Justin and I, we just love one-day movies, like "Training Day," "Dog Day Afternoon." When done well, to me it's even more special of an experience because it's not done over three days, a week, two months, a year or during World War II. This is one day, it's present. Your time stamp's there just reminding the audience that this is all happening in real time, even though it's movie real time. It makes this situation for this kid seem even more intense, even if it's subtle.
On top of the challenging time sequence you had to pull off with "LUV," you worked with a child actor, staged a few action sequences and worked with a massive ensemble cast. What made you think you could pull all this off in your first feature?
Go hard or go home. I feel like now I understand the statement that people say -- that if you only get to make one film in your lifetime, give it your all, like you're never going to get this opportunity again. For the many years that me and Justin developed the script and in the many years after that that it took to get the film made, a total of eight years, I just never stopped believing how special it was. Of course, there's a bigger-budget version of it, but it's not this story.
How long was the shoot for this film?
Nineteen-and-a-half days. The half a day I don't even remember. The only thing I remember is that there were shots I needed and when I got to that half a day, honestly I couldn't think straight.
Was your family at all wary about the fact that you were portraying them in this light?
No. They knew it was Baltimore, they knew I always a had a heart's desire to make Baltimore movies in the same way that Barry Levinson made Baltimore movies or the same way Spike Lee makes Brooklyn movies. What they did know was that I'd taken basically every family member of mine and made them a character in this film. So they're having a really interesting experience with the movie beyond the narrative.
You must have been a little nervous about putting a child actor through wringer like this. How did you negotiate the boundaries with Michael and his family?
It was a negotiation. When it came to the guns, Michael is really interesting because he's a true kid at heart, but he has such a really sensitive soft side about things, to people being hurt. So when it came to any uses of guns, after a take he would be like, "Sheldon, I don't wanna do that again."
For me, you always have to understand, whether you're a filmmaker or a plumber, a janitor, a lawyer, we're all dealing with the human condition. This is a privilege for all of us to be in the world of filmmaking and to tell stories and to actually make a living out of it. He's a child and we are making a movie that's make believe, but he's still a child in his life at 10 years old. This is going to affect him and I had to be very respectful of that. So when he said "Sheldon, I don't want to," I understood. I really did.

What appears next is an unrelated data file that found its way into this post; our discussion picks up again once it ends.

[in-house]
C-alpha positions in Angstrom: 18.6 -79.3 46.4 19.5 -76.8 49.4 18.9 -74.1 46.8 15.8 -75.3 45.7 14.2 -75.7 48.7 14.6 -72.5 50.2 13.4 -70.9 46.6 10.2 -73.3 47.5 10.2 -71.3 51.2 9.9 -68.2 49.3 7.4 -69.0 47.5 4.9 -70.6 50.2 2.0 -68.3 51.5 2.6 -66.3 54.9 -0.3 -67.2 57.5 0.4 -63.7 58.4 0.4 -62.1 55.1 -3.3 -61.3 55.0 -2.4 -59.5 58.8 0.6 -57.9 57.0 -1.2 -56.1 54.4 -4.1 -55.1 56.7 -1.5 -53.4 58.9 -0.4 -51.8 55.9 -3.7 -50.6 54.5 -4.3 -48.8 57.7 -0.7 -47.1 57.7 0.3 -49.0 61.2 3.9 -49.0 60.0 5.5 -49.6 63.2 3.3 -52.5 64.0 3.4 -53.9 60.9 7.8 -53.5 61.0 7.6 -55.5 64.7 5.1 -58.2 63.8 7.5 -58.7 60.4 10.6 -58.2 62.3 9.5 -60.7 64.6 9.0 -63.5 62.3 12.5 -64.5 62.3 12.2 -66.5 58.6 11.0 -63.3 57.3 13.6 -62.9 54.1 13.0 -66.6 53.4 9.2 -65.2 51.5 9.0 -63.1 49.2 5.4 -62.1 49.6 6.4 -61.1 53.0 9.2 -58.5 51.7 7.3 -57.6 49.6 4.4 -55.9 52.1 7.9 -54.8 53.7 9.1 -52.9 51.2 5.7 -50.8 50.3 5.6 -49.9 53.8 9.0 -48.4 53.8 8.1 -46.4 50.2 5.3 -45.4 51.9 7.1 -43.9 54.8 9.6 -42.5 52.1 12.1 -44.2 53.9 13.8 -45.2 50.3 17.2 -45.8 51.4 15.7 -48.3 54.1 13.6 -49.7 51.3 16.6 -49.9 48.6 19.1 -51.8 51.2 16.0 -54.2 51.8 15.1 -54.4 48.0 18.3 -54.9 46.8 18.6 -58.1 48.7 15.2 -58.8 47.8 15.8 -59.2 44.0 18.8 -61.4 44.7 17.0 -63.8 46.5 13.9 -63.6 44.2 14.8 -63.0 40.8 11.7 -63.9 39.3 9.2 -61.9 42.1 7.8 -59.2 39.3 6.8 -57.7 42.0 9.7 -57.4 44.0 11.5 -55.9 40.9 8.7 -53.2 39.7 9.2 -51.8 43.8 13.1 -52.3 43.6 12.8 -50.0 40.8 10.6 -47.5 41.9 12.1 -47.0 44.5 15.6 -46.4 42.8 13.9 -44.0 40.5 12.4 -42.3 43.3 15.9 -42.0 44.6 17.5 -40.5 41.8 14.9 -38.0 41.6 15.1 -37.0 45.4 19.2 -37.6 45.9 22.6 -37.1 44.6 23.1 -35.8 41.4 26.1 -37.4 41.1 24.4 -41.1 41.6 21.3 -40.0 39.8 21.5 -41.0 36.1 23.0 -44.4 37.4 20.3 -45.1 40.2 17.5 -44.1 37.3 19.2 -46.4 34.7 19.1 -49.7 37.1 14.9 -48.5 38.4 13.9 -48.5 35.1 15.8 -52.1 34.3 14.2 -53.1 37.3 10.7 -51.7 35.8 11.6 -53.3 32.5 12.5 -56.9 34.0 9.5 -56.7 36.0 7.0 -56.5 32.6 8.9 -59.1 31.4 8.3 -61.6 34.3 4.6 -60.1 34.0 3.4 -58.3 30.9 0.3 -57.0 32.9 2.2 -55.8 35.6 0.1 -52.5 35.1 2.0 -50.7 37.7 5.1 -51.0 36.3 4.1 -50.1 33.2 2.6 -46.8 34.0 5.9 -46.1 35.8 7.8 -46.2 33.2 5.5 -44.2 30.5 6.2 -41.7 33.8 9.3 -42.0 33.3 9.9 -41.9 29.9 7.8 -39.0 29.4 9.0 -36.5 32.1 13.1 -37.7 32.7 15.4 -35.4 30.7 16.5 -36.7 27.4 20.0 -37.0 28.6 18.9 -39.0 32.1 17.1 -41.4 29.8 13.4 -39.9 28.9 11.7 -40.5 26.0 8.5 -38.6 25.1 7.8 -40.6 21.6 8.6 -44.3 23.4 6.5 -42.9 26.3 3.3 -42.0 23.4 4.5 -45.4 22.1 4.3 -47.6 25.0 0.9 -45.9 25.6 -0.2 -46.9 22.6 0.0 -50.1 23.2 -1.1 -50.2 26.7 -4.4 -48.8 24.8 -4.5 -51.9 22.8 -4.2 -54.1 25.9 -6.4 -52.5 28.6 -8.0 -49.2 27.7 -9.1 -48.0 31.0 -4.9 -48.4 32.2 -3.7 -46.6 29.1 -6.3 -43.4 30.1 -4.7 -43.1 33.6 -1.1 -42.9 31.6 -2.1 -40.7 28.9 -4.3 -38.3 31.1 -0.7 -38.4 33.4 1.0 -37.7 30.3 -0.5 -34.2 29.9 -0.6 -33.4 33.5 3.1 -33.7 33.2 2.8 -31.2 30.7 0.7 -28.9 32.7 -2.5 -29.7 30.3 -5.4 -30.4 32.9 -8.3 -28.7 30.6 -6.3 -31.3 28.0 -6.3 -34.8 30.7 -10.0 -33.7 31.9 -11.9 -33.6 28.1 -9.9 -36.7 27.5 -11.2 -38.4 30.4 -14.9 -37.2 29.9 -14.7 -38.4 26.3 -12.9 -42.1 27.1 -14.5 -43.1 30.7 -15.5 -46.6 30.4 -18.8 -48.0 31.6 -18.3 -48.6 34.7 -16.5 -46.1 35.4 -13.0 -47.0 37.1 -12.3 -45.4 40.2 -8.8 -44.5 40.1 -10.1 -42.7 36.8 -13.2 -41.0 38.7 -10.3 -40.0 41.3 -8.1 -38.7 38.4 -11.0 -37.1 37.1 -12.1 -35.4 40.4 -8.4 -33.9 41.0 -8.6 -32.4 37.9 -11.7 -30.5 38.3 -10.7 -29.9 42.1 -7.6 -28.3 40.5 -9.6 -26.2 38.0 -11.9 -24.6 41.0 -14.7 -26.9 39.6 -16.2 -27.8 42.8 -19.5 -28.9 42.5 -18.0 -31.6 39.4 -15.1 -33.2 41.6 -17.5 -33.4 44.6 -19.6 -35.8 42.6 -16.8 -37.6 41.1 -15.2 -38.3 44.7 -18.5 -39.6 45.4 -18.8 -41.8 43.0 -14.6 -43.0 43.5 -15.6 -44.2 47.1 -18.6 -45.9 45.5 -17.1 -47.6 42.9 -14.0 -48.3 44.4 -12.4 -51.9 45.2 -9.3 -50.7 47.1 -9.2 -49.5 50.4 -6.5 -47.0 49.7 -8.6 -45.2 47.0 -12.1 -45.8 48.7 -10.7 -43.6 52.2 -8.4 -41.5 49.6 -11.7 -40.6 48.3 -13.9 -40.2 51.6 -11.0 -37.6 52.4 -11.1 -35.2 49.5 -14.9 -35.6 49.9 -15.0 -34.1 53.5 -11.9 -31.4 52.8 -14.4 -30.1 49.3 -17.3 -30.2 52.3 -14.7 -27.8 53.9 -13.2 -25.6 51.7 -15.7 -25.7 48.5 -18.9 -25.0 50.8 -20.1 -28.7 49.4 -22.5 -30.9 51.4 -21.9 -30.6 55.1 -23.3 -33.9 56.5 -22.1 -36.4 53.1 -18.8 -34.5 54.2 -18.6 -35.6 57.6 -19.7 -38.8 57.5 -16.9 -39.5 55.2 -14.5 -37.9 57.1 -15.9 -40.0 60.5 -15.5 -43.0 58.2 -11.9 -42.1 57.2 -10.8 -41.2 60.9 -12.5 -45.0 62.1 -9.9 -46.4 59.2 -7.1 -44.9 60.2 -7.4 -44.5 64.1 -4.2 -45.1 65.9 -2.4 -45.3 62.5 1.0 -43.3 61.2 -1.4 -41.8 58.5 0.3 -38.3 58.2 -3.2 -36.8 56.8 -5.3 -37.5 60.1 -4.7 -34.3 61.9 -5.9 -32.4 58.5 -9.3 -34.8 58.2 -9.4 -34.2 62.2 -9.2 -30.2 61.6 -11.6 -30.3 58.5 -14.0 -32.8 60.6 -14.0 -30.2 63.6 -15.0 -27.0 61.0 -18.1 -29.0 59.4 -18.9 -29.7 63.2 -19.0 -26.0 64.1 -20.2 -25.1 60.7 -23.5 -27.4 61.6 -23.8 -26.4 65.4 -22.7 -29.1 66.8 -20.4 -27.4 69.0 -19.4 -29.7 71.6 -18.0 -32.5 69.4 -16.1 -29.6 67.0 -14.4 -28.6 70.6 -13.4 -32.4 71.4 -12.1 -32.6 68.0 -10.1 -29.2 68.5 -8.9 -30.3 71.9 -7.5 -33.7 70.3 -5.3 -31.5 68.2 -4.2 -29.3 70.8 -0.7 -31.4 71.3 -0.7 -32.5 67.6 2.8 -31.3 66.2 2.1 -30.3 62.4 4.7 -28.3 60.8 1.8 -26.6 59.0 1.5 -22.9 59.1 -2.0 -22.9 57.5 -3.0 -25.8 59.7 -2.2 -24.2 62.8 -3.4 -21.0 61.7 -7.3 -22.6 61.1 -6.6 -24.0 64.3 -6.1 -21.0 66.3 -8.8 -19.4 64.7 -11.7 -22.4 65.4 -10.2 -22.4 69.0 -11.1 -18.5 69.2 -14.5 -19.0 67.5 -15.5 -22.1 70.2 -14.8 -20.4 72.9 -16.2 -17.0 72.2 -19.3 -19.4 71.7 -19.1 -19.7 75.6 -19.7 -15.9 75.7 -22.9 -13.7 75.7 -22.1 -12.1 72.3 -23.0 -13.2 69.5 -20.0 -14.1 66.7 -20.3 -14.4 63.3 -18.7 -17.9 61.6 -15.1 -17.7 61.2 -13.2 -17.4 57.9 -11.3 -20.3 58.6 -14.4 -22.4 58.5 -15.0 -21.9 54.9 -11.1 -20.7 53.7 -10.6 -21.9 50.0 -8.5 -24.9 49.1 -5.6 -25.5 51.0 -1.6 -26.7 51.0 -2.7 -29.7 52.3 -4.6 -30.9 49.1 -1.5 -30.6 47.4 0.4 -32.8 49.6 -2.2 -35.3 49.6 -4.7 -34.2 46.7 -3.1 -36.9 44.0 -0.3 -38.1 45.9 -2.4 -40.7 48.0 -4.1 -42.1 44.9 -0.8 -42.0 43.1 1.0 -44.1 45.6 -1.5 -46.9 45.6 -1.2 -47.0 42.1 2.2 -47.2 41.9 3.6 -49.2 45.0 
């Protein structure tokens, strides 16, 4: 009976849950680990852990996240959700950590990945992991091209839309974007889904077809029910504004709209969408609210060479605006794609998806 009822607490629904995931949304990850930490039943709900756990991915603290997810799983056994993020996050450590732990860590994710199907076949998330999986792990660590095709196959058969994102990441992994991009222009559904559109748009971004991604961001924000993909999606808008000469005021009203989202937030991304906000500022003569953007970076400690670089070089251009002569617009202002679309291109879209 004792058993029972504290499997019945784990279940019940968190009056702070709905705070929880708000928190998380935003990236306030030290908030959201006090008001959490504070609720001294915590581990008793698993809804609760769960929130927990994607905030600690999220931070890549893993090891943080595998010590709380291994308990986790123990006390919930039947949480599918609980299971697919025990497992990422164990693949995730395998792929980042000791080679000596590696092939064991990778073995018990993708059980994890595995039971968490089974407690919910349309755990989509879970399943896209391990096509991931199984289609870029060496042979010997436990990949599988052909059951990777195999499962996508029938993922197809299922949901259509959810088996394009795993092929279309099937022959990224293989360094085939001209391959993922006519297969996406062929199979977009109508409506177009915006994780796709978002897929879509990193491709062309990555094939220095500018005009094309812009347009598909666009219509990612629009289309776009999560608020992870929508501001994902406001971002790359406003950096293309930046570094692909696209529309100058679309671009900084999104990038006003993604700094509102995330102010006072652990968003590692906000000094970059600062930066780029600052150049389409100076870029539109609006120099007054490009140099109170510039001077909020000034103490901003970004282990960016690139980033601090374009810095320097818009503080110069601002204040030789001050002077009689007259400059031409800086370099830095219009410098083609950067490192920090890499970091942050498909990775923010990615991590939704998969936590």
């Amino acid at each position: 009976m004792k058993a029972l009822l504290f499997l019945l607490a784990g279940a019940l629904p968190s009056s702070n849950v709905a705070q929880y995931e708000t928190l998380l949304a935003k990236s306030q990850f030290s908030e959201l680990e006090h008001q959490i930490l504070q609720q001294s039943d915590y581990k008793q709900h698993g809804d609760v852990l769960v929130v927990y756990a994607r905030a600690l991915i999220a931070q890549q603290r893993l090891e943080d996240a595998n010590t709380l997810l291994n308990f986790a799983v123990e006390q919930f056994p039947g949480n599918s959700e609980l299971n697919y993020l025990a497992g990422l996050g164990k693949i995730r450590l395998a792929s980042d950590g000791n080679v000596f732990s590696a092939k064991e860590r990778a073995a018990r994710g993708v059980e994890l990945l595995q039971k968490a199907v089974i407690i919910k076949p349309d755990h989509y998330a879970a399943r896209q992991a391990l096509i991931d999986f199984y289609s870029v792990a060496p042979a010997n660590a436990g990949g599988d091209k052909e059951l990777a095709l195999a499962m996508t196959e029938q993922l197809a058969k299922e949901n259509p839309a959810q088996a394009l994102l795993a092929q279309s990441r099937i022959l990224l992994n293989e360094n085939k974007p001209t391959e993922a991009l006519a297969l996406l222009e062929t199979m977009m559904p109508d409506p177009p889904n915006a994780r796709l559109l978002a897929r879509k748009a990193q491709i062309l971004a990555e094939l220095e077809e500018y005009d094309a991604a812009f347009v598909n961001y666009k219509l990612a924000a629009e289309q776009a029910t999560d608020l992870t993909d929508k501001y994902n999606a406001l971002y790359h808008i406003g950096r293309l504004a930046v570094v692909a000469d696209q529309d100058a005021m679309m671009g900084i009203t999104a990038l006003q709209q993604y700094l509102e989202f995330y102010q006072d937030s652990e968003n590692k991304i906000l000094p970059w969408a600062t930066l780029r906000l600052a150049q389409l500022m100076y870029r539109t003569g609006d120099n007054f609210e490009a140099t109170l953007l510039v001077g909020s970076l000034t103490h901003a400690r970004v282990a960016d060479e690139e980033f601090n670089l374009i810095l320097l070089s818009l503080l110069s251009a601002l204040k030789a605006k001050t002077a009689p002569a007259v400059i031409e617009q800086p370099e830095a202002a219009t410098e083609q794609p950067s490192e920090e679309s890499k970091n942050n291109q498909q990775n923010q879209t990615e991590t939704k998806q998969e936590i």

One thing that I really wanted to touch upon before we're done here is the humanity of "LUV." Almost every character, no matter how corrupt, has a redeeming quality, an empathetic quality that makes them fully dimensional as people -- like the detective who carries around a picture of his kid, or the druglord dealing with the death of a loved one. Where did that come from, that inspiration to lend humanity to every single character and not make anybody out to be a villain?
Because even bad guys are people. Even the bad guy has a wife calling and saying, "Hey, can you pick up some milk and eggs on your way home?" So it comes back to we're all dealing with the human condition.
A prime example is the Jamison character -- the drug tester. When we went back through it, I went, "He just doesn't feel real, he just doesn't feel like a real person to me." So we're meeting with Common and we're going over scenes and talking about backstory and really developing things and he is a very health-conscious person. He really watches what he puts in his body. So he makes protein shakes out of agave, hemp and almond milk. I though that was really interesting.
While rewriting the script, I thought this could all apply to Jamison. A guy who is really about purification in his body, taking care of himself and eating healthy, but his business is he's a drug dealer and has to test drugs which therefore contradict his pursuit in life. So we're all hypocritical and I thought that's really interesting. I'd never really seen a drug dealer like that -- wheatgrass drinking and chopping up prescription pills and putting them in a smoothie. It all started with being really aware of listening and observing life and people's characteristic traits. That is his trait, he watches what he puts in his body. In this country, we consume a lot of meat. So Jamison says "Vincent, I bet you still put dead things in your body. Me, only living things."